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What exactly went wrong which made India's agriculture sector to suffer?
The two articles titled, 'Here's why Indian farmers are committing suicide' and 'Why farming in India is no more an attractive profession to opt' published here on were purely based upon farmers' feedback instead of opinions from economists or agricultural experts.
The feedback I got on their pathetic condition, if compiled will lead to a voluminous edition on the plight of Indian farmers and agrarian sector. In this article, I will try to detail how the nation has wrongly cornered farm sector and the farmers.

Before that let's be very clear that the terms villagers, farmers and poor are synonyms. Farmers generally live in village. No farmer lives in city and does farming at country side. Thus 95 per cent villagers are farmers (farm land owner, the marginalised farmer who cultivates on others' lands and farm labourers). Thus there is no difference between farmers and villagers.

Technically villagers are poor. The urban poor concept came after India started economic liberalization in 1990 when large scale villagers started migrating to urban centers and cities for earning livelihood by becoming the part of the industrialisation of the country. City dwellers are always considered as advance whereas villagers are considered as backwards.

Mahatma Gandhi understood the above concept that villagers, farmers and poor are synonymous. As 80 per cent of the population belongs to villages, Gandhi had the opinion that India can never be a proper developed nation, unless the villages' problems are addressed. That's why he always advocated for Gram Swaraj citing that villages should be units of the polity. He wanted that the democracy should work in such a way so that the decisions, recommendations and powers should flow from bottom to up, instead of flowing from top to bottom.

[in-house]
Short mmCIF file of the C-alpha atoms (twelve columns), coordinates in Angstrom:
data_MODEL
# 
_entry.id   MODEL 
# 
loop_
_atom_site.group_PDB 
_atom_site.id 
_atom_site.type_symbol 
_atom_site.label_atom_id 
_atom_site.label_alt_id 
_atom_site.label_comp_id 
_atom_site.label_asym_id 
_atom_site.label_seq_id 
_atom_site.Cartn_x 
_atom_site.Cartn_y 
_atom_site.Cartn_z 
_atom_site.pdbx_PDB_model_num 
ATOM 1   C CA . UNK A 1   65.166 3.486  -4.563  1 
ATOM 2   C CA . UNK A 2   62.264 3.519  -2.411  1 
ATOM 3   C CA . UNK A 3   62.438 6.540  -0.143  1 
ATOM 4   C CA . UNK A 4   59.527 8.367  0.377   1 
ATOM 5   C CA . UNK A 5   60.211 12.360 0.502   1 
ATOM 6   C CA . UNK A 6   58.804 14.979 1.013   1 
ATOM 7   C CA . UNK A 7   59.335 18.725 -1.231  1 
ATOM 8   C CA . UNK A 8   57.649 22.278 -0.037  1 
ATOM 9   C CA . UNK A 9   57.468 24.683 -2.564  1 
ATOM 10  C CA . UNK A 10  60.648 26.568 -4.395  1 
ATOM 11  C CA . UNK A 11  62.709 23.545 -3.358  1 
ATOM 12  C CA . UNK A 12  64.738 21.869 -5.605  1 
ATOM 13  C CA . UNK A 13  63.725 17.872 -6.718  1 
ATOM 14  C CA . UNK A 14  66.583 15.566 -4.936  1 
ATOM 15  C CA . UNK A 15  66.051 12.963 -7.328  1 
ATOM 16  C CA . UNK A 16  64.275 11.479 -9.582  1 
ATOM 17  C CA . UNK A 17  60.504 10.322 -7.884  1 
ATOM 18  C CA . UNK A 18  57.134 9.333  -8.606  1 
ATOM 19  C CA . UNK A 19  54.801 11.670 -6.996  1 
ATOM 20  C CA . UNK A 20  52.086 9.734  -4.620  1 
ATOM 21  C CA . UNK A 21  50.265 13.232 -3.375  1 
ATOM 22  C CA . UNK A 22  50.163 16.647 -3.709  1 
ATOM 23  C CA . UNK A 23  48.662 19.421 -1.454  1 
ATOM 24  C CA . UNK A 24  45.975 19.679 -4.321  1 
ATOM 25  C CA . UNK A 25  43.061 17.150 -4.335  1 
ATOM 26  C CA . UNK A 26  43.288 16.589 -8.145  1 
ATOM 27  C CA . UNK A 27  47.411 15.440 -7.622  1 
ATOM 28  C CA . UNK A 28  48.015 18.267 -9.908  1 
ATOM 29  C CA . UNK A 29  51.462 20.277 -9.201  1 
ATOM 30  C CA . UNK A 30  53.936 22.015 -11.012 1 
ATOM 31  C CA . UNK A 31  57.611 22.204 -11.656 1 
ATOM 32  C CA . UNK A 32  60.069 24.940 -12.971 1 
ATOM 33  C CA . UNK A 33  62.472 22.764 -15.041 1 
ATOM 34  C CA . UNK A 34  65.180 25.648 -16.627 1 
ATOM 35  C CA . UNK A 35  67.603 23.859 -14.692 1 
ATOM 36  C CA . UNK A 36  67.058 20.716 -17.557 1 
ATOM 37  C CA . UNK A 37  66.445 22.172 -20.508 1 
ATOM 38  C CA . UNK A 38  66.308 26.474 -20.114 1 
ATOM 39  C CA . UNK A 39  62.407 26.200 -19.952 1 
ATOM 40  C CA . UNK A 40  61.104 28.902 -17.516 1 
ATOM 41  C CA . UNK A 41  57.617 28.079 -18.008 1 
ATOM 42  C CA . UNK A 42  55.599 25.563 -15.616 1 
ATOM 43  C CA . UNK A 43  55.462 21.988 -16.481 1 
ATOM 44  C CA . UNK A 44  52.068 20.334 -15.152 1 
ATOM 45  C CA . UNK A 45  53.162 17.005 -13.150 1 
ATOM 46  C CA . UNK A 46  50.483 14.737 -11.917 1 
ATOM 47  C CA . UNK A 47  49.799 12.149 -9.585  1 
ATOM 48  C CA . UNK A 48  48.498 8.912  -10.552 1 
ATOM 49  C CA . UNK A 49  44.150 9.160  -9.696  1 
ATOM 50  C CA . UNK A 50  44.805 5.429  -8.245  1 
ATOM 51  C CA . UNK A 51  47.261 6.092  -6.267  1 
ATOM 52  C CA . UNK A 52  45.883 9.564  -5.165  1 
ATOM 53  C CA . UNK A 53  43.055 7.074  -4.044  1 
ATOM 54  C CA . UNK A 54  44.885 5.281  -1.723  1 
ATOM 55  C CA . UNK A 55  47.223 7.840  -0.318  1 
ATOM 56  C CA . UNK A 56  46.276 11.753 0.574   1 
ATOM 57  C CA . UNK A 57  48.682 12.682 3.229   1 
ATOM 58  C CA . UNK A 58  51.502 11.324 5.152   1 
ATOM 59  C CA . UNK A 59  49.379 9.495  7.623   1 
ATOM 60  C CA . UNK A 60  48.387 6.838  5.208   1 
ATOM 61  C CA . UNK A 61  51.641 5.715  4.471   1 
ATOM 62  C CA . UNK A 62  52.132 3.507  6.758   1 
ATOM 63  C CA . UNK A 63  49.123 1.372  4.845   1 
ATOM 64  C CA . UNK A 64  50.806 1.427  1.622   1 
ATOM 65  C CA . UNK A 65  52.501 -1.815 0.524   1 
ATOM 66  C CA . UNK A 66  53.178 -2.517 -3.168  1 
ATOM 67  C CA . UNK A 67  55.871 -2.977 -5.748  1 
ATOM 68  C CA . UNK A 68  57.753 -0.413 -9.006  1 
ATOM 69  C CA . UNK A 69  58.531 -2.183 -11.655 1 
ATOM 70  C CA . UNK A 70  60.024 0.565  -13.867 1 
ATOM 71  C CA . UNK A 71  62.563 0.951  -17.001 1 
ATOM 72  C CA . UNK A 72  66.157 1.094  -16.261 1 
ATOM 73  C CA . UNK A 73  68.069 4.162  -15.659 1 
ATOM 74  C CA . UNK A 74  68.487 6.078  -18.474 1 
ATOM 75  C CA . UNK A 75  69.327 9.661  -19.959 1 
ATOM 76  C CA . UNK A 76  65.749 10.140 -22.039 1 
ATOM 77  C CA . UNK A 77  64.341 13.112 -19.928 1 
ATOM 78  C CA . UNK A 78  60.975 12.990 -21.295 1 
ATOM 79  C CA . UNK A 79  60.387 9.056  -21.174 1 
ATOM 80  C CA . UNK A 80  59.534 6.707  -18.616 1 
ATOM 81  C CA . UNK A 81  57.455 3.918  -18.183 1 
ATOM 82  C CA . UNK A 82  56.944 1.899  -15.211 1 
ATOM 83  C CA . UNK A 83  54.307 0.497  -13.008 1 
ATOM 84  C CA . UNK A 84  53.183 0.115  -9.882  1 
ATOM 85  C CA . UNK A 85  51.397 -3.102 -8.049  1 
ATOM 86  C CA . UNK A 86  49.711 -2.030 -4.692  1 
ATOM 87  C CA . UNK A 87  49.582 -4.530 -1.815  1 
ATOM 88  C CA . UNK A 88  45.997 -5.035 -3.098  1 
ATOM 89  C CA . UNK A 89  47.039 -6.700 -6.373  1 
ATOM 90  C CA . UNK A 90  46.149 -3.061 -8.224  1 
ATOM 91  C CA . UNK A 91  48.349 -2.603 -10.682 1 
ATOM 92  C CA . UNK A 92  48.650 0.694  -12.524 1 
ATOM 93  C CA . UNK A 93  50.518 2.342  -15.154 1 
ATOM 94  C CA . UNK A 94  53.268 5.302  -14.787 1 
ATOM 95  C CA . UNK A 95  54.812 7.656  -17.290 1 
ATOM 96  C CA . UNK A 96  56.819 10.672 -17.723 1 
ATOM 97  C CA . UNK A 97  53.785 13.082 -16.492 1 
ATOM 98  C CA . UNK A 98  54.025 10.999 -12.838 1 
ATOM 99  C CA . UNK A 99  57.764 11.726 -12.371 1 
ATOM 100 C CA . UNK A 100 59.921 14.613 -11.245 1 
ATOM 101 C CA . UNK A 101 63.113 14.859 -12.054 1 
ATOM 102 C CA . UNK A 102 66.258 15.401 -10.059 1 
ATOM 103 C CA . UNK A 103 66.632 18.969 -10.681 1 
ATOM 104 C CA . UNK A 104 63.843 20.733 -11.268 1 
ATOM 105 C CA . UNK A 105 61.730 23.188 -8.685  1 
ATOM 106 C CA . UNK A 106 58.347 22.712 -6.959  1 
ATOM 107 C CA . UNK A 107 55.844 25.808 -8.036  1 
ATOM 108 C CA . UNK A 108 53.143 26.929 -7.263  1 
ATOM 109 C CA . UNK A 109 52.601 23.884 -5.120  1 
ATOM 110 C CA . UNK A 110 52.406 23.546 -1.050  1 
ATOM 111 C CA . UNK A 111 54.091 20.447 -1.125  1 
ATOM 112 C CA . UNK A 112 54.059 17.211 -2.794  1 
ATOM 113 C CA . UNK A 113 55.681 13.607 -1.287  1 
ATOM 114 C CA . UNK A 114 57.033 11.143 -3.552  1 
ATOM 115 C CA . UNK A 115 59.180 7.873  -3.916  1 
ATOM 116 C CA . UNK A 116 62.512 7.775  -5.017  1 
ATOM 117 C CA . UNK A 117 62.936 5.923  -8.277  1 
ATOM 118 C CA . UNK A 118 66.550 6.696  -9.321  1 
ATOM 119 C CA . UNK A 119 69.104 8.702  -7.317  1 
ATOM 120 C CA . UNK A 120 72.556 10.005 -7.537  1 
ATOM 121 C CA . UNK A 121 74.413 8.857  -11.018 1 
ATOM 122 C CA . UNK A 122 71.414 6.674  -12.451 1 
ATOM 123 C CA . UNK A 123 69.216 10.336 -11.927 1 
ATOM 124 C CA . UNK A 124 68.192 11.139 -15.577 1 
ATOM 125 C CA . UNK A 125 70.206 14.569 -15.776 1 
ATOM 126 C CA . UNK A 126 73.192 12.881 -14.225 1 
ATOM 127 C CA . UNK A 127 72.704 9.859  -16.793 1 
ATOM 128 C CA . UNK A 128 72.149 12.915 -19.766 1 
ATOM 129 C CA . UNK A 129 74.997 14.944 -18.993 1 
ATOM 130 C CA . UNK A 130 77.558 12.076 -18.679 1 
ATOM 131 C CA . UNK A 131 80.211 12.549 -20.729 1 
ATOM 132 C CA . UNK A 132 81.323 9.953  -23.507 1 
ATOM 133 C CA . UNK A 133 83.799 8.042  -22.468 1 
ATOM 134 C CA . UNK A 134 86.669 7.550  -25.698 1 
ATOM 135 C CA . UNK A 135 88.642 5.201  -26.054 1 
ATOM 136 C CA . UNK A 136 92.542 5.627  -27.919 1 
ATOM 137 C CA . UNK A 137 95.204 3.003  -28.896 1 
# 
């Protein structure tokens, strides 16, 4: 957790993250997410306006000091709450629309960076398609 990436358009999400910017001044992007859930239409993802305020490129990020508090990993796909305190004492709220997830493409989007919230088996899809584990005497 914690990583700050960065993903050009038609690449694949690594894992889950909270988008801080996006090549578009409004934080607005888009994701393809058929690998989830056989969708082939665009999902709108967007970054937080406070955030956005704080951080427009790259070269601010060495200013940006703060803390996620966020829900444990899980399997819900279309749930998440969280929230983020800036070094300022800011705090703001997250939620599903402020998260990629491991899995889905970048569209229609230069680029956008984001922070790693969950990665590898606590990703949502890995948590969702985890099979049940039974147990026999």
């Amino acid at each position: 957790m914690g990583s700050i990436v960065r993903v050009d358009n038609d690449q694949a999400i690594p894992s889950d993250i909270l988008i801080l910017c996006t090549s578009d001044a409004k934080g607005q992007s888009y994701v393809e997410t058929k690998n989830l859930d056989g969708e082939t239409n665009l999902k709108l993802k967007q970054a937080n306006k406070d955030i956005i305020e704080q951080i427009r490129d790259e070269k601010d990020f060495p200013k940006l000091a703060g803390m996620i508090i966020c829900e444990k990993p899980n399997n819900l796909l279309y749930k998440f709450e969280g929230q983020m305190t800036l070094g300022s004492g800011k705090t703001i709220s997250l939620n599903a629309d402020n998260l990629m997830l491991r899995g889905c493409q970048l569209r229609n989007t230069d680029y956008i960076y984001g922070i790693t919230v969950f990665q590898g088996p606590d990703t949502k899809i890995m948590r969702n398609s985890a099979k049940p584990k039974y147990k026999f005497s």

The villages must deliberate what their issues are, how to address those issues and what could be the solution. All their aspirations must be acknowledged by the top leaders and actions, responsibilities and accountabilities should have flowed from top to bottom. If top starts imposing policies on bottom (read villages) then it could be a dictatorship in the guise of democracy.

Nehru and Ambedkar were deeply in disagreement with Gandhiji over this point. According to the both, villagers are illiterate, prone to violence (semi-barbaric as per Karl Marx's comment in 1883), indulge in petty politics, culturally backward, narrow minded and having all sorts of devious attributes. If power and authority are given to them, then those will be misused and create national loss. (Nehru's letter on 9th October 1945 to Gandhiji in response to latter's letter on 5th October 1945 where Gandhiji alerted that if the villagers are not taken aboard in policy decisions, the nation can't be peaceful and developing as people in cities and towns can never understand the issues of villages).

Gandhiji also formally wanted a debate on it, which Nehru avoided saying that such debate should be done in independent democratic India. Panchayati Raj was insisted by Gandhiji so as to empower the villages, but Ambedkar although accepted it but kept in the unenforceable schedule. The reason Panchayati Raj finally implemented in 1995, thanks to P.V. Narasimha Rao, but because of political opportunism, no power, authority and responsibility is transferred to those PRIs.